In a letter sent Sept. 7, 2012, the FDA accuses L’Oreal of making misleading claims for its Genifique Youth Activating Concentrate, which claims to boost “the activity of genes and stimulate the production of youth proteins.”
Specifically, the FDA has asked L’Oreal to change its Web site and product labels to ensure the claims don’t violate drug regulations.
If its ad claims were true, Genifique would be classified as a drug and subject to FDA regulatory scrutiny. The move is part of the FDA’s sweeping campaign to target cosmetic companies that make outrageous anti-aging claims that are not scientifically proven.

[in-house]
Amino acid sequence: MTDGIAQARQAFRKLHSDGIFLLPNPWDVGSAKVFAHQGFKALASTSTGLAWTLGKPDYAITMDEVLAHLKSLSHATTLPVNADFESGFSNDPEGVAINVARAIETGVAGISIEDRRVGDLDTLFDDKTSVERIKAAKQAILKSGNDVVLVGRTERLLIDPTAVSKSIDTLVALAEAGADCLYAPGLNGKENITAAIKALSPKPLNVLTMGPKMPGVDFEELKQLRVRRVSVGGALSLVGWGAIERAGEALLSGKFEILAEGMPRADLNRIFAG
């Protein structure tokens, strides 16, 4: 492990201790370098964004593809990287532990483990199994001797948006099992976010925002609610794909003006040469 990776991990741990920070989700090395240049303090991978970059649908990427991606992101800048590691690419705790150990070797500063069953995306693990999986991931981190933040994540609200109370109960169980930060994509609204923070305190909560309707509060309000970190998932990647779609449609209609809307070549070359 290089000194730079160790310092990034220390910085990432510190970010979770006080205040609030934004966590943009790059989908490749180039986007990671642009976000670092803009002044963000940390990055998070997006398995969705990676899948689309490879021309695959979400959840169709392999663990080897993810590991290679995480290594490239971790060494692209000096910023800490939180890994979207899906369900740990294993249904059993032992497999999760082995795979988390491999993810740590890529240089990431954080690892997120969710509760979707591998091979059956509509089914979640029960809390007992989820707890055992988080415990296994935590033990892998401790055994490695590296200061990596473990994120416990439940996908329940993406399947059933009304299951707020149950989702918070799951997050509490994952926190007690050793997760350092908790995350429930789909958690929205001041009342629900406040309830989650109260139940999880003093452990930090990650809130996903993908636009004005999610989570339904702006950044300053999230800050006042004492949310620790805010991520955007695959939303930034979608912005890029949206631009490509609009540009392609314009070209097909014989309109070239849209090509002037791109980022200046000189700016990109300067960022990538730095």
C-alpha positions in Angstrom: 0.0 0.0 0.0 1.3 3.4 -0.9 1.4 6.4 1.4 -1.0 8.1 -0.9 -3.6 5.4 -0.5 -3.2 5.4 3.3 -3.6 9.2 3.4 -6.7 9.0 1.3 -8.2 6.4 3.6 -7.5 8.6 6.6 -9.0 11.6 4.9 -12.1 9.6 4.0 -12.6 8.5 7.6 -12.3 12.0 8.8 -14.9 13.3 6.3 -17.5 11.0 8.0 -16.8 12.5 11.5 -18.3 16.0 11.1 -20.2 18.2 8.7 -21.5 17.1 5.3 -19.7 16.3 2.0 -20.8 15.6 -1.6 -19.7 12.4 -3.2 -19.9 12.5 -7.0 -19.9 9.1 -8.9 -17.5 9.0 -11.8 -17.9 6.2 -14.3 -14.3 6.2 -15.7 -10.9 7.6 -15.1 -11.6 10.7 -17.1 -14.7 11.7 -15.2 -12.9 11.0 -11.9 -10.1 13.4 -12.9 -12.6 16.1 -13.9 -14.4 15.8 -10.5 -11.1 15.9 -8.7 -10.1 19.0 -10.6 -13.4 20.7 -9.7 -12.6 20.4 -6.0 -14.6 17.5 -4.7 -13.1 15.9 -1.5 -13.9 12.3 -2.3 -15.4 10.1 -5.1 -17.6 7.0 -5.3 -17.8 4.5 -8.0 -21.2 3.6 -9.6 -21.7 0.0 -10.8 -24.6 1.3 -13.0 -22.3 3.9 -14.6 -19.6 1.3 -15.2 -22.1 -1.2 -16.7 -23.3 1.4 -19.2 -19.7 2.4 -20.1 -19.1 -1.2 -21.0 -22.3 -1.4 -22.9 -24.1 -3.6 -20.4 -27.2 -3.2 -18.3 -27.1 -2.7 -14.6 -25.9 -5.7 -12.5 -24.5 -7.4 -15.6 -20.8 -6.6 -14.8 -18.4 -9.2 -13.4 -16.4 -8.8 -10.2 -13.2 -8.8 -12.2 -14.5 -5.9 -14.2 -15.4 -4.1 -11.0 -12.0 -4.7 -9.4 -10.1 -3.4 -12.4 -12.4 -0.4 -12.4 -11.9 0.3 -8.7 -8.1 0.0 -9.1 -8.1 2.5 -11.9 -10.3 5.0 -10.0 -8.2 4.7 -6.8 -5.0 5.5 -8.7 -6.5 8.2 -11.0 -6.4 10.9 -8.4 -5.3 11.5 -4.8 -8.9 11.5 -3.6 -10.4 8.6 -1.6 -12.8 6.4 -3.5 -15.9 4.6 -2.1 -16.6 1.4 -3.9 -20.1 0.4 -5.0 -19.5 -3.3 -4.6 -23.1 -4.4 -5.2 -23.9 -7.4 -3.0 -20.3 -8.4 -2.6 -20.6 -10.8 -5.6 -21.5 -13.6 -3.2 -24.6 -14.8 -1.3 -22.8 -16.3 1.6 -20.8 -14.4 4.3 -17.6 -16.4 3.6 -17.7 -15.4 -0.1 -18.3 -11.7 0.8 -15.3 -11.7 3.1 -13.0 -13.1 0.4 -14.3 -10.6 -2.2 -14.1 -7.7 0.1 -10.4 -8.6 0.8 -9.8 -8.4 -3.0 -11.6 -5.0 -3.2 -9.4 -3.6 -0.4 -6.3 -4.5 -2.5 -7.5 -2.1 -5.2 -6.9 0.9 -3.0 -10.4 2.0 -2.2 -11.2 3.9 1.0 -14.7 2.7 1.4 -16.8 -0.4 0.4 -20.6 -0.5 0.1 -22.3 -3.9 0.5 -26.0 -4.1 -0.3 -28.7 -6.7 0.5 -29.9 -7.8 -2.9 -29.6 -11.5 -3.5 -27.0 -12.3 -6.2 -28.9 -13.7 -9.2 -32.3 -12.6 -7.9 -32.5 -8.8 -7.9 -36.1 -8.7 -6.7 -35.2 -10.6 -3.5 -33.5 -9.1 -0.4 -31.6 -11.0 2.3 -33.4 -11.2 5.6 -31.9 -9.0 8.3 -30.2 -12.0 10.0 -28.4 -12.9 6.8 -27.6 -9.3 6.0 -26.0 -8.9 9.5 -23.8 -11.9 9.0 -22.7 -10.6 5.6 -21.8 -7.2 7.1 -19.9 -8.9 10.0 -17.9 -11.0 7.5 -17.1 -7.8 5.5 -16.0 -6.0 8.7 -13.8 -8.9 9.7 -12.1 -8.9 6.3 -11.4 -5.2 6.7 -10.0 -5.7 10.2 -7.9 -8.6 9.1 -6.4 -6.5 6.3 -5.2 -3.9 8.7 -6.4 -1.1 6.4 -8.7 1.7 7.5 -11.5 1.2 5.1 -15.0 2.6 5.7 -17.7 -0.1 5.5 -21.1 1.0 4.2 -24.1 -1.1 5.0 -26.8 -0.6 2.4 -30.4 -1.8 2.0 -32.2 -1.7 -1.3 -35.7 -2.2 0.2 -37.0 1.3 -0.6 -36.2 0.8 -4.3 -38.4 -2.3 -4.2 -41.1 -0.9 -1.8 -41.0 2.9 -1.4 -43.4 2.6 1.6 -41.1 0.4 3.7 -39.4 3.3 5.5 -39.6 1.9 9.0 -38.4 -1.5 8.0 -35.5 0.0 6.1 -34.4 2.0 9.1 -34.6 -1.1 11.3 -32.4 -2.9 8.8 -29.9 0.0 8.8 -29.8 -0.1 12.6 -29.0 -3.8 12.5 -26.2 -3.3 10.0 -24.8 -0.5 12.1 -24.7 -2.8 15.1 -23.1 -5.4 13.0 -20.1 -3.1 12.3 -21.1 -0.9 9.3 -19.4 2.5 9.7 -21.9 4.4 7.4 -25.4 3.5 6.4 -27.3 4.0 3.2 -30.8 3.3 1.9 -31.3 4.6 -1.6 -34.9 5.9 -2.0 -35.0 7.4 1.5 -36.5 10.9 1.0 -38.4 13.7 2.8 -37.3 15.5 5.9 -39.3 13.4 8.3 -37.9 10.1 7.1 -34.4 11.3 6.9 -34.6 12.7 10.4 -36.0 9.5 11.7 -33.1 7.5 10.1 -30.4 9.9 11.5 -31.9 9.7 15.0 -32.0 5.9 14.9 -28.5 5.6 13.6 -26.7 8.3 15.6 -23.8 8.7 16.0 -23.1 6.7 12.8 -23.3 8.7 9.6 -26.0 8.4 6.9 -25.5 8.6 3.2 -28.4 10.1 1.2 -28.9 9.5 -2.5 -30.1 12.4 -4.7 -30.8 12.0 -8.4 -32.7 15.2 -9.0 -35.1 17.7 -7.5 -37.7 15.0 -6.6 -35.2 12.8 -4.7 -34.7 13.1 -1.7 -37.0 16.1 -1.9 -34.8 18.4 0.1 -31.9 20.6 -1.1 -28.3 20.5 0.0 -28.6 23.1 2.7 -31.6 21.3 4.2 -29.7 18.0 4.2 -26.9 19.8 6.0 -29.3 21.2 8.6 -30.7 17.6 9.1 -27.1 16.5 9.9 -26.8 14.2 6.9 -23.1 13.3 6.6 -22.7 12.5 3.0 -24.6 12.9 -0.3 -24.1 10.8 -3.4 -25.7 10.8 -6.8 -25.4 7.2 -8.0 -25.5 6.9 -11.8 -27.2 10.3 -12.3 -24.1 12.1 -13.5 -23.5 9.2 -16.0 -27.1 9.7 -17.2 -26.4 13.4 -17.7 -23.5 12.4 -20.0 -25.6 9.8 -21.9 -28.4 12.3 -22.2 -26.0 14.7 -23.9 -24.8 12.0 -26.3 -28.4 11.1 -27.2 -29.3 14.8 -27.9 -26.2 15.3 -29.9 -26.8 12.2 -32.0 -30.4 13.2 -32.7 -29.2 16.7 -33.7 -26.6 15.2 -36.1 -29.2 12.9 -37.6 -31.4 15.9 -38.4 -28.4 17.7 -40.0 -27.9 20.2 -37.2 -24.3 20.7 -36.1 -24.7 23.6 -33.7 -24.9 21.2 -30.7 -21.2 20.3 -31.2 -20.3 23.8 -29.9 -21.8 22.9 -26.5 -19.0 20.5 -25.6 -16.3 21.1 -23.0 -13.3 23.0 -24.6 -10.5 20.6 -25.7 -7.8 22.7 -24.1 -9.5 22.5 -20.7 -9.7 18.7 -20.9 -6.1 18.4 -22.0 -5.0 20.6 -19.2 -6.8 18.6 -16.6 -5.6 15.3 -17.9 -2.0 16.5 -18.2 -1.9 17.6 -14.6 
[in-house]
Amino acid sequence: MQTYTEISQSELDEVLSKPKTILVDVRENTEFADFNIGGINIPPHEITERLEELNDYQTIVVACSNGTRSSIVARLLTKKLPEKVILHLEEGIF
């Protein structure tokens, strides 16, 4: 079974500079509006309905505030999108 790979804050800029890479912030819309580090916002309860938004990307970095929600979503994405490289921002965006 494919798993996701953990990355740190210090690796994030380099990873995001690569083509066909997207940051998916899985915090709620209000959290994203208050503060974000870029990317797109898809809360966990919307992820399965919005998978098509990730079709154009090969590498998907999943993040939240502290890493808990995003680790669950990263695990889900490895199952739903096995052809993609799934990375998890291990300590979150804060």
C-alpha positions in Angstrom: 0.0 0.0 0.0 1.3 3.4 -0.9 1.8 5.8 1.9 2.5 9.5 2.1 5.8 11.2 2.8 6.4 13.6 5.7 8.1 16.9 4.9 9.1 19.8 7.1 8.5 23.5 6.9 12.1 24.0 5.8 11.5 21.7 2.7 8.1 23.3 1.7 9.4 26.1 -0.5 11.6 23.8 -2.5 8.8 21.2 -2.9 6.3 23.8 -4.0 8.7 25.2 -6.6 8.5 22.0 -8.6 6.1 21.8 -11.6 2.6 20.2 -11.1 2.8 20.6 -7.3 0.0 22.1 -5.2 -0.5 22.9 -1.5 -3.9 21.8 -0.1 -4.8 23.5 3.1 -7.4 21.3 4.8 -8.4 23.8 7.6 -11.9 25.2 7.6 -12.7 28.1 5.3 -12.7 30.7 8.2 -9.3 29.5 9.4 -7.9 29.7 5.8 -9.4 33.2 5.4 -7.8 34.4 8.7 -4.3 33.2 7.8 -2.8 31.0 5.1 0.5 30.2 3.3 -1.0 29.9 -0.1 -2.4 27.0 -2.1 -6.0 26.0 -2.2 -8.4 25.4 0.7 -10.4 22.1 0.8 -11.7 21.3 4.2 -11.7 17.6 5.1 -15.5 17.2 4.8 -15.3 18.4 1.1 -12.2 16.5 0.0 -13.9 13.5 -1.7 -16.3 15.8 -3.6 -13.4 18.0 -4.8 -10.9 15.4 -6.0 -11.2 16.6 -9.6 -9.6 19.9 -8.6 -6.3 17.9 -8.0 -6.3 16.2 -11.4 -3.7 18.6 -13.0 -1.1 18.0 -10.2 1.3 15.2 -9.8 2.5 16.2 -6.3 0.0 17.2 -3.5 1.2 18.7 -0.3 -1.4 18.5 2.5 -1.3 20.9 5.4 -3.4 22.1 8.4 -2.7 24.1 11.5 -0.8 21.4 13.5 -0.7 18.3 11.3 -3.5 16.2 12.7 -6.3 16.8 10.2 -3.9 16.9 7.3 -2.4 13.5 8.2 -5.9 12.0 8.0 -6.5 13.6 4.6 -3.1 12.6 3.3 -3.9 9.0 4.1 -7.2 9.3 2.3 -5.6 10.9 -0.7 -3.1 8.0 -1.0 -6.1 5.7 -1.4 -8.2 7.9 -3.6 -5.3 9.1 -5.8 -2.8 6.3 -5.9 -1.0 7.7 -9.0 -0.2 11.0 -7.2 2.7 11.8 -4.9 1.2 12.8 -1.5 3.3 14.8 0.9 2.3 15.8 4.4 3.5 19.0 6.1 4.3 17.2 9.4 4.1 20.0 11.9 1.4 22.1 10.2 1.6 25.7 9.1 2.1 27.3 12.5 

This isn’t the first time L’Oreal has come under fire for its marketing propaganda.
In February 2012, a L’Oreal ad featuring actress Rachel Weisz was banned in the U.K. because the heavily photoshopped ad photo of the 42-year-old Oscar winner was so unrealistic-looking that it exaggerated the anti-wrinkle cream’s effectiveness.
And in September 2011, L’Oreal made headlines after it was accused of lightening Indian actress Freida Pinto‘s skin in a makeup ad.
Three years earlier, L’Oreal was accused of doing the exact same thing to singer Beyonce in a cosmetics ad. L’Oreal, the world’s largest cosmetics manufacturer, denied “whitewashing” in both instances.